FIG. 5B is a diagram of a relationship stream from a data mining engine and used by a database system to present information from an
FIG. 6A is a process flow diagram illustrating a procedure for selecting information from a “
FIG. 6B is a process flow diagram illustrating a procedure for pre-processing a predicate of a query on a
FIG. 6C is a process flow diagram illustrating a procedure for composing rows of data in response to a query on a
The present invention makes use of a data mining engine that calculates one or more values representing the importance of relationships chosen by a data mining user. The relationships represent a connection between an output value (e.g., whether or not popcorn was sold) and one or more input values (e.g., types of candy sold and types of drink sold). The data defining individual instances of these relationships may be obtained from a relational database. For example, one relationship used by the data mining engine might be that for customer A, a sale of chocolate (candy) and lemonade (drink) did not result in a popcorn sale. For customer B, a sale of a soda (drink) but no candy resulted in popcorn sale. For a customer C, a sale chocolate with a soda resulted in a popcorn sale. And for a customer D, a sale of licorice and no soda resulted in no popcorn sale.
In this example, the data mining user is interested in factors affecting the sale of popcorn. Do some products go with popcorn more naturally than others do? Obviously, more profound and complex data mining investigations can be performed. For now, just recognize that a large group of relationship instances of a standard form (e.g., input CANDY, input DRINK, output POPCORN SALE (yes or no)) are examined by the data mining engine to determine the importance of each of them or of groups of them. The “importance” may take the form of a correlation between specific inputs and a specific output, the discrimination between the two different relationships having the same inputs (but different outputs), the occurrence rate of a particular relationship instance (a gauge of the statistical validity of the result), etc.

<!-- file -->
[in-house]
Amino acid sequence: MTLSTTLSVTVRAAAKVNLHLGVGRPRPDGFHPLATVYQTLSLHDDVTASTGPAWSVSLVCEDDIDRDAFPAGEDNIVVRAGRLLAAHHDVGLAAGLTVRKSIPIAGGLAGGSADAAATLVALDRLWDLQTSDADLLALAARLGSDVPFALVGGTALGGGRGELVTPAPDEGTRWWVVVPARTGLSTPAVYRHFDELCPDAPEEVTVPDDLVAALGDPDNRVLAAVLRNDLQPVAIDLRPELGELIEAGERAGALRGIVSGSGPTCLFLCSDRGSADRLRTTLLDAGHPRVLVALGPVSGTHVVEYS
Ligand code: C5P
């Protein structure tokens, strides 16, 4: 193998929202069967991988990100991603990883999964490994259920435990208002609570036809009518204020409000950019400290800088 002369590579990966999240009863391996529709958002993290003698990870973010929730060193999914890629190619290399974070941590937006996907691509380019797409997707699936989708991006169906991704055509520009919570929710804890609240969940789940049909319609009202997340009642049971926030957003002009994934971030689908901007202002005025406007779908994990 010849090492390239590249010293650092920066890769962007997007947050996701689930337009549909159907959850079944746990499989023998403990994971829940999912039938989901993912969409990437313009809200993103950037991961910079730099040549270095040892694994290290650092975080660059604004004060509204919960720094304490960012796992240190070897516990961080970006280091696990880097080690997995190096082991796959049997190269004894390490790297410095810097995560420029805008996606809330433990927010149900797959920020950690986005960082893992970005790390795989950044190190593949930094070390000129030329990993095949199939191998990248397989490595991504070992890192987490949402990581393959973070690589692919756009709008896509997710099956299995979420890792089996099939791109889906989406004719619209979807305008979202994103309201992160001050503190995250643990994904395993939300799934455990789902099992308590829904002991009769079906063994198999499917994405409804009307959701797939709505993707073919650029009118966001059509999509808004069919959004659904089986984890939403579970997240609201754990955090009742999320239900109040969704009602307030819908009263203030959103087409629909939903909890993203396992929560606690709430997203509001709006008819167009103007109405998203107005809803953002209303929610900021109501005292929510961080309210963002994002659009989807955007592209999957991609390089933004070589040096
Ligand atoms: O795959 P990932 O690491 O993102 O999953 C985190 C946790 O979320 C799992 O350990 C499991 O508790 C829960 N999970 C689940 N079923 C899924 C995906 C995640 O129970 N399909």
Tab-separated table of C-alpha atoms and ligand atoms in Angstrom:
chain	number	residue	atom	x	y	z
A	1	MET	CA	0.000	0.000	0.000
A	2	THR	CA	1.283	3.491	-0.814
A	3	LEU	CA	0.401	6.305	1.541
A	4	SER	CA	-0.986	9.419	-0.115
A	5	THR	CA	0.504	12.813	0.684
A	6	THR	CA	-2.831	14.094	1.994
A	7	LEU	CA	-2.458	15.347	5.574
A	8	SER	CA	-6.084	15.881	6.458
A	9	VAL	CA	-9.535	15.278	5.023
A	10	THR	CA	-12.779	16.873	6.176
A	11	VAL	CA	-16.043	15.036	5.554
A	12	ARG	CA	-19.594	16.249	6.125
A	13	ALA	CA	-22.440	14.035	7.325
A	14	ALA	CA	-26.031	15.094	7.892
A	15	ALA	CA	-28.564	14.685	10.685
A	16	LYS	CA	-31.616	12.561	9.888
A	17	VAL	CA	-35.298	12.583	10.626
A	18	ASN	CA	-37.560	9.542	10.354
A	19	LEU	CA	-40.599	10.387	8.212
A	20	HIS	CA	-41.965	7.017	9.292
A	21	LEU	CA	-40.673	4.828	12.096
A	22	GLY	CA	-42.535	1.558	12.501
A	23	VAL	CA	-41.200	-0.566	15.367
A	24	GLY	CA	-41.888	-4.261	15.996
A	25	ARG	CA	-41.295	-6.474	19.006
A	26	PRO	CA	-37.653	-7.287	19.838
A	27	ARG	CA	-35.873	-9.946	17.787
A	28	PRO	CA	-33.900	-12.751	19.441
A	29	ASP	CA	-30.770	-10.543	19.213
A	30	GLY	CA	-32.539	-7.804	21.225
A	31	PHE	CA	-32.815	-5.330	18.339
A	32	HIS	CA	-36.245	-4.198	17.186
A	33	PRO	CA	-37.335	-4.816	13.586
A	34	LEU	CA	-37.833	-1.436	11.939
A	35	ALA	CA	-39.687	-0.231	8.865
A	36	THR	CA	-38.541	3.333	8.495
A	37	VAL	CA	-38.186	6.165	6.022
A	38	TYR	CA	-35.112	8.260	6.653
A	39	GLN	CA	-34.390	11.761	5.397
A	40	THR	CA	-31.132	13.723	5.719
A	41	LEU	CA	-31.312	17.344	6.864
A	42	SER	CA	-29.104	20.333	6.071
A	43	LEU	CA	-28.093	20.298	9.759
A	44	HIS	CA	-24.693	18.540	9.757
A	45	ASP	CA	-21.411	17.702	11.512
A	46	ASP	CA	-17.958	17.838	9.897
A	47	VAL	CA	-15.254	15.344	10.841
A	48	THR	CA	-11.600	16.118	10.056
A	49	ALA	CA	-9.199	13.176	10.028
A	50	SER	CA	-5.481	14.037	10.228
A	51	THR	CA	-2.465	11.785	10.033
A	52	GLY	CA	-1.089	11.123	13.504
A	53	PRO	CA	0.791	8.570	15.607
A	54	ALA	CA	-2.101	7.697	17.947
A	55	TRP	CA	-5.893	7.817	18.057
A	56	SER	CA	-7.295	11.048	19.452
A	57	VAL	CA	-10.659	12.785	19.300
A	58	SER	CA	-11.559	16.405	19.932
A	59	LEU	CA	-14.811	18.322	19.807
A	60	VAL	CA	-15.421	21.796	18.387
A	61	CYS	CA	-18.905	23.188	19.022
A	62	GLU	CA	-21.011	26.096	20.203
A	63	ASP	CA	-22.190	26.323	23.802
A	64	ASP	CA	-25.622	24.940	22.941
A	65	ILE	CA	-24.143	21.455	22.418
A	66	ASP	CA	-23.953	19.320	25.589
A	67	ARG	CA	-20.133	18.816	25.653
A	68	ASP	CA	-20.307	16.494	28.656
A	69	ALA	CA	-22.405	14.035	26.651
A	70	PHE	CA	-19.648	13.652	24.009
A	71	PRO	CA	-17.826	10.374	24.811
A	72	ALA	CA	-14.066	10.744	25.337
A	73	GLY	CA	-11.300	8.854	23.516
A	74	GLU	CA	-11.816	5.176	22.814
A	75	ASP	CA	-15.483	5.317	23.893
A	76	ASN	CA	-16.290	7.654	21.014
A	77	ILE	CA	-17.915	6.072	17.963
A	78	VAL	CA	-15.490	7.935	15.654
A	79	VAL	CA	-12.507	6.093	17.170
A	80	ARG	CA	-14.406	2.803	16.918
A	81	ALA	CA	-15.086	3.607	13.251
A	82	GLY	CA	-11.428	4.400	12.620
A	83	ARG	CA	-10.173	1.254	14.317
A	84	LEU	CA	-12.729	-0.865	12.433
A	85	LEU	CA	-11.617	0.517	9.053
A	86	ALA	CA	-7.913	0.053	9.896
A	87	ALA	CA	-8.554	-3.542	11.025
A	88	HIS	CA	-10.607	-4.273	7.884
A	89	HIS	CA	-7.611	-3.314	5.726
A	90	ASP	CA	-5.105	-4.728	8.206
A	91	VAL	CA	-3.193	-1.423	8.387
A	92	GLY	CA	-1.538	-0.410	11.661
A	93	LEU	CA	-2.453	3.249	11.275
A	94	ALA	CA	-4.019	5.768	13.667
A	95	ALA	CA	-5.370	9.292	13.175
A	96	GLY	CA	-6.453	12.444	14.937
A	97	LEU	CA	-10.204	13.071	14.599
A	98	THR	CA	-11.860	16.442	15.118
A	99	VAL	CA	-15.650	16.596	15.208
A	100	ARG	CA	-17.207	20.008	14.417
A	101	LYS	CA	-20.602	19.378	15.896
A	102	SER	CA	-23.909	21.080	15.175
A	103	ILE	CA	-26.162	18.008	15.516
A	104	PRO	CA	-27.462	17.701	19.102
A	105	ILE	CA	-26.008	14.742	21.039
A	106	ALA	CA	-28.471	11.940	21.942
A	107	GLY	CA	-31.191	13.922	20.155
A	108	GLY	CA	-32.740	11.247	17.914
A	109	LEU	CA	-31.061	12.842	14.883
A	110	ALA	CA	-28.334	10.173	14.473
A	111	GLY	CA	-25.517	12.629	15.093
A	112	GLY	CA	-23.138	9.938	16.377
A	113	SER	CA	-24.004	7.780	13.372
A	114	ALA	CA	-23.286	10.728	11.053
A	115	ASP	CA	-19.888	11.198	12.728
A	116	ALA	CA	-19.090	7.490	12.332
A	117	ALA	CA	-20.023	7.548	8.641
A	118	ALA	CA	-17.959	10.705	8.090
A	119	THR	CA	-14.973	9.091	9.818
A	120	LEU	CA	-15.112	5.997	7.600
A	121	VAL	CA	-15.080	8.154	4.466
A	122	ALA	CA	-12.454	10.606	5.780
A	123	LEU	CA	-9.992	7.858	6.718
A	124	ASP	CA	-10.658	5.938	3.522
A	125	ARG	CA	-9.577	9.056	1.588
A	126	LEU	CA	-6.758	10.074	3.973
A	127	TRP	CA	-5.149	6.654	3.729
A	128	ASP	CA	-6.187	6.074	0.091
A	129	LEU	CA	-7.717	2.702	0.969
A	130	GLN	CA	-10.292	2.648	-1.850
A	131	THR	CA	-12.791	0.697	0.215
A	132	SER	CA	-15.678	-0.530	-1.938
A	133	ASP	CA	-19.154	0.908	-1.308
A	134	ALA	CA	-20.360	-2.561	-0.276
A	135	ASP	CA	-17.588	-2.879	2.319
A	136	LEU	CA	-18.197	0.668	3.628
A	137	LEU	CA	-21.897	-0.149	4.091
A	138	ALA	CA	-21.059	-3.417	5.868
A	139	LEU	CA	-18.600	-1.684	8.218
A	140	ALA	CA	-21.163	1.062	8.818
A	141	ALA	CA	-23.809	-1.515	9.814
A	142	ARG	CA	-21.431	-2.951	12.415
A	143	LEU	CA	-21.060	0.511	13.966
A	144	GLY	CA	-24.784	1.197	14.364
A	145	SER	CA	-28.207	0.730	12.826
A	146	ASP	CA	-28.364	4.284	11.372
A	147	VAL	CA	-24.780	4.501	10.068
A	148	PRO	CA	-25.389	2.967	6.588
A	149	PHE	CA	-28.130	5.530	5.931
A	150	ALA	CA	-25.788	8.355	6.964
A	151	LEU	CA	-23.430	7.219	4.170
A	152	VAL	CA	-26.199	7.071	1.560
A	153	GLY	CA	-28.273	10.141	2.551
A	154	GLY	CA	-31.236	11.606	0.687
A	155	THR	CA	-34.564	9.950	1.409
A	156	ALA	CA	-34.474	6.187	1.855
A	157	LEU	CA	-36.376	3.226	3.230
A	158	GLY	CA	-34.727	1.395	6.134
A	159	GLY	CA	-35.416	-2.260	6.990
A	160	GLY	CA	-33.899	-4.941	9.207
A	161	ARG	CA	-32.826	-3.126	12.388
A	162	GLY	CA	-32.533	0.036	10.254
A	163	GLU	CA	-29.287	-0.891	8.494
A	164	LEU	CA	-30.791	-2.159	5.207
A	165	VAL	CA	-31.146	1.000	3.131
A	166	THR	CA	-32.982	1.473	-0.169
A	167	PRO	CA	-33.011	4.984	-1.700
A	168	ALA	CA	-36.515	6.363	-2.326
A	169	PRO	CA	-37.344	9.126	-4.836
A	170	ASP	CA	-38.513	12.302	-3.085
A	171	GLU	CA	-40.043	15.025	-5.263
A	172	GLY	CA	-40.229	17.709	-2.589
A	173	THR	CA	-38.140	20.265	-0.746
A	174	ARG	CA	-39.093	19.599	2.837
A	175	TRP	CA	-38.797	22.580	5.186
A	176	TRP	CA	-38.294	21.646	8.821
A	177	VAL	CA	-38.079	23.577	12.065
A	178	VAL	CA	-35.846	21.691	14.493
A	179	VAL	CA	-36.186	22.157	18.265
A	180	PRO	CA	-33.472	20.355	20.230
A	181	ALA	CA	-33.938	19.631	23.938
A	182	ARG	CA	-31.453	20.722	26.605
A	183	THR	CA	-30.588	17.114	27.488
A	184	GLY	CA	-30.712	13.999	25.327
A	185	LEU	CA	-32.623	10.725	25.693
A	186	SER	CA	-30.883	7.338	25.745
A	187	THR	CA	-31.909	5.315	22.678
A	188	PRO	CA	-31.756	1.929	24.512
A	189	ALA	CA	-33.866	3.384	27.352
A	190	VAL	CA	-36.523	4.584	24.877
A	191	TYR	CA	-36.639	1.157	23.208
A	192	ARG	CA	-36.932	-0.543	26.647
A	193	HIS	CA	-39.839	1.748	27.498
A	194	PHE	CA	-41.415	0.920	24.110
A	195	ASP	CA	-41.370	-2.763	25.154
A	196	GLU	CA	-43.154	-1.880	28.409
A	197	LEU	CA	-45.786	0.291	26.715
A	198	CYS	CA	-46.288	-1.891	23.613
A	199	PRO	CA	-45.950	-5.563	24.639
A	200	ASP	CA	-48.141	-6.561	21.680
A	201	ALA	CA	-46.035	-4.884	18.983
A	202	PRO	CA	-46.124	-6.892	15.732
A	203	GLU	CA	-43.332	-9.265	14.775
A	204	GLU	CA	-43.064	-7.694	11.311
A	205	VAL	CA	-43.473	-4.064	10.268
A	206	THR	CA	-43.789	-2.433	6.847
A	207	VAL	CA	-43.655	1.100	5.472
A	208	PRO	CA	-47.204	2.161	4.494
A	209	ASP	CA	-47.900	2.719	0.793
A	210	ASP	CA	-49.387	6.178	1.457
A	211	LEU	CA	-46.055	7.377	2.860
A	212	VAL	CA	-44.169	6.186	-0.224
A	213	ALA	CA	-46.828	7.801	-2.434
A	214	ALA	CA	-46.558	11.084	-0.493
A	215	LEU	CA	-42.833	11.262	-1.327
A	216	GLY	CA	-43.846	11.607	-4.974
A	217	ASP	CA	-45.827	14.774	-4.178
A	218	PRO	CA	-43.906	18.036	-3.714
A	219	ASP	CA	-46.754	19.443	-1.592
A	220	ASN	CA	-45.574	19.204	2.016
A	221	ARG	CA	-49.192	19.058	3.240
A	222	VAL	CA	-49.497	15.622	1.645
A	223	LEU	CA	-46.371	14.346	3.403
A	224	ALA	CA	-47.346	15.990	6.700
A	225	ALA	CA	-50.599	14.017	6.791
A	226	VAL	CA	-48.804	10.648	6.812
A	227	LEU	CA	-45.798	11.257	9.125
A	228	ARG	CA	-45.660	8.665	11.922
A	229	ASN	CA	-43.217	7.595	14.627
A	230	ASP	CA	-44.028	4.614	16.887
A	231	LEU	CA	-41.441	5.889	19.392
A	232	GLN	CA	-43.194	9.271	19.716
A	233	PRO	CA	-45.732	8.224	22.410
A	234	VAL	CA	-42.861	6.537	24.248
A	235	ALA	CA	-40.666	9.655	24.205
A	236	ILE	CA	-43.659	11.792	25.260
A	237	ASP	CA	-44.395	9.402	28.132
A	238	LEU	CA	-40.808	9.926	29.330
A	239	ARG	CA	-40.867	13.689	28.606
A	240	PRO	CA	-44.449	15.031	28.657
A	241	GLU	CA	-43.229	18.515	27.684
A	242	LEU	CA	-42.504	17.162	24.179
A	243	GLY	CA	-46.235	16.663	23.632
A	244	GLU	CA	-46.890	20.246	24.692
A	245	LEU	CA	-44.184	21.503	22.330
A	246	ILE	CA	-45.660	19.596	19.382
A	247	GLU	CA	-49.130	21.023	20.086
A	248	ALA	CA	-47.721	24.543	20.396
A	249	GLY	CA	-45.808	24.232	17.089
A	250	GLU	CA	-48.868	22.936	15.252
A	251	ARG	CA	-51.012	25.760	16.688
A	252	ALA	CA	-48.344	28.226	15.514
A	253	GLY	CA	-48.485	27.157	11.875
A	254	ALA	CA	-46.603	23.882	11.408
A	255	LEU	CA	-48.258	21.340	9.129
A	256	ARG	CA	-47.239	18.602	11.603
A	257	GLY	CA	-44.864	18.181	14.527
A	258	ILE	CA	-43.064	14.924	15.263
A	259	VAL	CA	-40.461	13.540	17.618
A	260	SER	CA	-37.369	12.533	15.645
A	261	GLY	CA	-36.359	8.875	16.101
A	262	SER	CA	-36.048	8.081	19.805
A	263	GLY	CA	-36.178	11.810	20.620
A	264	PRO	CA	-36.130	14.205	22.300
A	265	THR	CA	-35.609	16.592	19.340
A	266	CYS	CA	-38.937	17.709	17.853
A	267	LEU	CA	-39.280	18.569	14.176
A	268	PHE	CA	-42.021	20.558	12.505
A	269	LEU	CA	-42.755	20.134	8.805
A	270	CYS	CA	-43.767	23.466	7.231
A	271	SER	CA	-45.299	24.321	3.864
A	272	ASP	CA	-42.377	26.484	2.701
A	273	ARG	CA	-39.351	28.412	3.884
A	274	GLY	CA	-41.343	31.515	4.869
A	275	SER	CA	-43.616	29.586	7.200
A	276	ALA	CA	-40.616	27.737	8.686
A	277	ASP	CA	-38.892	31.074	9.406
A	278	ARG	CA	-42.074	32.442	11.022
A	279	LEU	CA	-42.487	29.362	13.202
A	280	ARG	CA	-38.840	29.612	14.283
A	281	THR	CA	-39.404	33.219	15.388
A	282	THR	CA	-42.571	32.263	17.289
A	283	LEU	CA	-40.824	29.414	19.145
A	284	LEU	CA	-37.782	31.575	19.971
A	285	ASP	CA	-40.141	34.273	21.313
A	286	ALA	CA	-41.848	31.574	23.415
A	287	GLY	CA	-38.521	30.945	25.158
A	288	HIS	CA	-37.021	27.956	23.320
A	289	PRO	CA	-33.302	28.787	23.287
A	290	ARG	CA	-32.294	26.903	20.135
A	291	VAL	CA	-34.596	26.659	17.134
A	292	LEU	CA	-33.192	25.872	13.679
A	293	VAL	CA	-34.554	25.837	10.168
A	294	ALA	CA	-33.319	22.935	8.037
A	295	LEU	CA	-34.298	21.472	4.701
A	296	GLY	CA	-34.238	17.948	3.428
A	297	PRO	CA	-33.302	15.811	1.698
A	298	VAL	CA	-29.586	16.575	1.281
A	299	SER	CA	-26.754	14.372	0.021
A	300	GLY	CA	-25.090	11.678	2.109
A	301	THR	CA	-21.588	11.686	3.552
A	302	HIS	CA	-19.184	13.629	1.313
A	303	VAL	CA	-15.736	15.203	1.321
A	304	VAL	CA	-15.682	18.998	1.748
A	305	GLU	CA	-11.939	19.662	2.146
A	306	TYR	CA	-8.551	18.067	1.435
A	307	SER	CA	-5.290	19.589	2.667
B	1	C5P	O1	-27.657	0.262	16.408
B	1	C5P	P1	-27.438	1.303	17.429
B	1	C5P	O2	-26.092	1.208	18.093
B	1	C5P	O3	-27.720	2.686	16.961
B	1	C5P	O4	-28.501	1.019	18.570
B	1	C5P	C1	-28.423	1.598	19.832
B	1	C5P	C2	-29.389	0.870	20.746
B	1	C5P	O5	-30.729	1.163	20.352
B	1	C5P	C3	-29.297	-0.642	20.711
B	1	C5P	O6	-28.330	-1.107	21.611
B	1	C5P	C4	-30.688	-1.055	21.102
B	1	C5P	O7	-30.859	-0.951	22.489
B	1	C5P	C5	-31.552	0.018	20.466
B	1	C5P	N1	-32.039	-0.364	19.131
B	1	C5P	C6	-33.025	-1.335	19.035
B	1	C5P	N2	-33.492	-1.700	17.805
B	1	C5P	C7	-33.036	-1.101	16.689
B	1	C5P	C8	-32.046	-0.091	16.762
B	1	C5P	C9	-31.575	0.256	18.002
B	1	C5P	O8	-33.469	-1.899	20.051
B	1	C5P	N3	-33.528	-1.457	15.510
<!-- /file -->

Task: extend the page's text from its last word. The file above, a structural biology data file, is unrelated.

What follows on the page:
This invention assumes that the data mining engine properly performs its role of analyzing the relationships and outputting the importance of the various relationships. It is not concerned with the calculations that make up the data mining operation. The invention is directed to ways in which the data mining engine and a relational database system (e.g., a RDBMS) are integrated. Preferably, they are tightly integrated such that the data mining engine can perform its calculations without transferring large blocks of data from a remote database. Preferably, the integration also allows the relationships provided by the user and the information calculated by the data mining engine to be analyzed in relational tables. By using an RDBMS, the entire process of building a data mining model and using it for understanding and prediction may be done with a standard (or slightly extended) set of SQL commands.
Some suitable data mining engines work on compact data mining identifiers that represent values comprising the relationship instances. For example, “chocolate” may be represented by the identifier “56.” The reason for using identifiers is that the data mining engine can manipulate small identifiers much easier than it can the corresponding text strings, floating point values, images, etc. that are stored in a database. An example of a suitable data mining engine for use with this invention is the “DataCruncher” from DataMind Corporation.